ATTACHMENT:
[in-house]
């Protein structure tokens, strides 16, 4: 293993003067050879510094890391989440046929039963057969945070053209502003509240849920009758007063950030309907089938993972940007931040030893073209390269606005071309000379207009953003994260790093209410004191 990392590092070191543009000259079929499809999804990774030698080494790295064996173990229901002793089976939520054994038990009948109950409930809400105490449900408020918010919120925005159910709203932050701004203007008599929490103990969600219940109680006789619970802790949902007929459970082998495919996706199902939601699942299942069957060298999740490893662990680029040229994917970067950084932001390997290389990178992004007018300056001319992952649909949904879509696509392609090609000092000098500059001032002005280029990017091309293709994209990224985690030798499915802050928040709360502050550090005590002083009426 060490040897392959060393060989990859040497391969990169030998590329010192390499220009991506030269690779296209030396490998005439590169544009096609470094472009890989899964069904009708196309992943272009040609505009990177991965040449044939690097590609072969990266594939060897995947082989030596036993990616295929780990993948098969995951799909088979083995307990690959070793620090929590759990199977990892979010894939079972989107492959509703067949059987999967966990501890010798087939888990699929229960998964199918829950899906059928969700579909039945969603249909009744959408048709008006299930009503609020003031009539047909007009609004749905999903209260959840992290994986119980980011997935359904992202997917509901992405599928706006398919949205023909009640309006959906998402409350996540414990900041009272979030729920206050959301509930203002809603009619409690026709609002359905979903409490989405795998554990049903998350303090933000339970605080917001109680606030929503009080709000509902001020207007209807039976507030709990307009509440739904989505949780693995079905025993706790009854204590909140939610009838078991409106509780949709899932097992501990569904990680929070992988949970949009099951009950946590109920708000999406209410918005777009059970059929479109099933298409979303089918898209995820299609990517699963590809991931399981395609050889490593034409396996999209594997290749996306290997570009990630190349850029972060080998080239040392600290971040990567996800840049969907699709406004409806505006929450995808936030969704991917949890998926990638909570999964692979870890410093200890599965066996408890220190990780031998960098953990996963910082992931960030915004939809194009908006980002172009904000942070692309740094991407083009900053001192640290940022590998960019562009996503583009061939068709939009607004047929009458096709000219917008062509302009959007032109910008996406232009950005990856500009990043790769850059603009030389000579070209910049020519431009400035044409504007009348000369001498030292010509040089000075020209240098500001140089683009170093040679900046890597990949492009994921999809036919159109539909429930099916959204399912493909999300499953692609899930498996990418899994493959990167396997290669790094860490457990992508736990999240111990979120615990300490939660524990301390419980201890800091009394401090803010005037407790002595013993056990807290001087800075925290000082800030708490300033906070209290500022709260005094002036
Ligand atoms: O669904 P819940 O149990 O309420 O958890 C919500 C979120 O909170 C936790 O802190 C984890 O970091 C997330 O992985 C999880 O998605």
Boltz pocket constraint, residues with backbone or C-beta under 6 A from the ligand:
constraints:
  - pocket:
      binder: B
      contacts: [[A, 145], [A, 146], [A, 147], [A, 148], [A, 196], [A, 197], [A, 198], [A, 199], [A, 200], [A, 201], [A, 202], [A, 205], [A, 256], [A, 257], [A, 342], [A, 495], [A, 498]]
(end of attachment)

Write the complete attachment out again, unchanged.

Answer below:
[in-house]
């Protein structure tokens, strides 16, 4: 293993003067050879510094890391989440046929039963057969945070053209502003509240849920009758007063950030309907089938993972940007931040030893073209390269606005071309000379207009953003994260790093209410004191 990392590092070191543009000259079929499809999804990774030698080494790295064996173990229901002793089976939520054994038990009948109950409930809400105490449900408020918010919120925005159910709203932050701004203007008599929490103990969600219940109680006789619970802790949902007929459970082998495919996706199902939601699942299942069957060298999740490893662990680029040229994917970067950084932001390997290389990178992004007018300056001319992952649909949904879509696509392609090609000092000098500059001032002005280029990017091309293709994209990224985690030798499915802050928040709360502050550090005590002083009426 060490040897392959060393060989990859040497391969990169030998590329010192390499220009991506030269690779296209030396490998005439590169544009096609470094472009890989899964069904009708196309992943272009040609505009990177991965040449044939690097590609072969990266594939060897995947082989030596036993990616295929780990993948098969995951799909088979083995307990690959070793620090929590759990199977990892979010894939079972989107492959509703067949059987999967966990501890010798087939888990699929229960998964199918829950899906059928969700579909039945969603249909009744959408048709008006299930009503609020003031009539047909007009609004749905999903209260959840992290994986119980980011997935359904992202997917509901992405599928706006398919949205023909009640309006959906998402409350996540414990900041009272979030729920206050959301509930203002809603009619409690026709609002359905979903409490989405795998554990049903998350303090933000339970605080917001109680606030929503009080709000509902001020207007209807039976507030709990307009509440739904989505949780693995079905025993706790009854204590909140939610009838078991409106509780949709899932097992501990569904990680929070992988949970949009099951009950946590109920708000999406209410918005777009059970059929479109099933298409979303089918898209995820299609990517699963590809991931399981395609050889490593034409396996999209594997290749996306290997570009990630190349850029972060080998080239040392600290971040990567996800840049969907699709406004409806505006929450995808936030969704991917949890998926990638909570999964692979870890410093200890599965066996408890220190990780031998960098953990996963910082992931960030915004939809194009908006980002172009904000942070692309740094991407083009900053001192640290940022590998960019562009996503583009061939068709939009607004047929009458096709000219917008062509302009959007032109910008996406232009950005990856500009990043790769850059603009030389000579070209910049020519431009400035044409504007009348000369001498030292010509040089000075020209240098500001140089683009170093040679900046890597990949492009994921999809036919159109539909429930099916959204399912493909999300499953692609899930498996990418899994493959990167396997290669790094860490457990992508736990999240111990979120615990300490939660524990301390419980201890800091009394401090803010005037407790002595013993056990807290001087800075925290000082800030708490300033906070209290500022709260005094002036
Ligand atoms: O669904 P819940 O149990 O309420 O958890 C919500 C979120 O909170 C936790 O802190 C984890 O970091 C997330 O992985 C999880 O998605």
Boltz pocket constraint, residues with backbone or C-beta under 6 A from the ligand:
constraints:
  - pocket:
      binder: B
      contacts: [[A, 145], [A, 146], [A, 147], [A, 148], [A, 196], [A, 197], [A, 198], [A, 199], [A, 200], [A, 201], [A, 202], [A, 205], [A, 256], [A, 257], [A, 342], [A, 495], [A, 498]]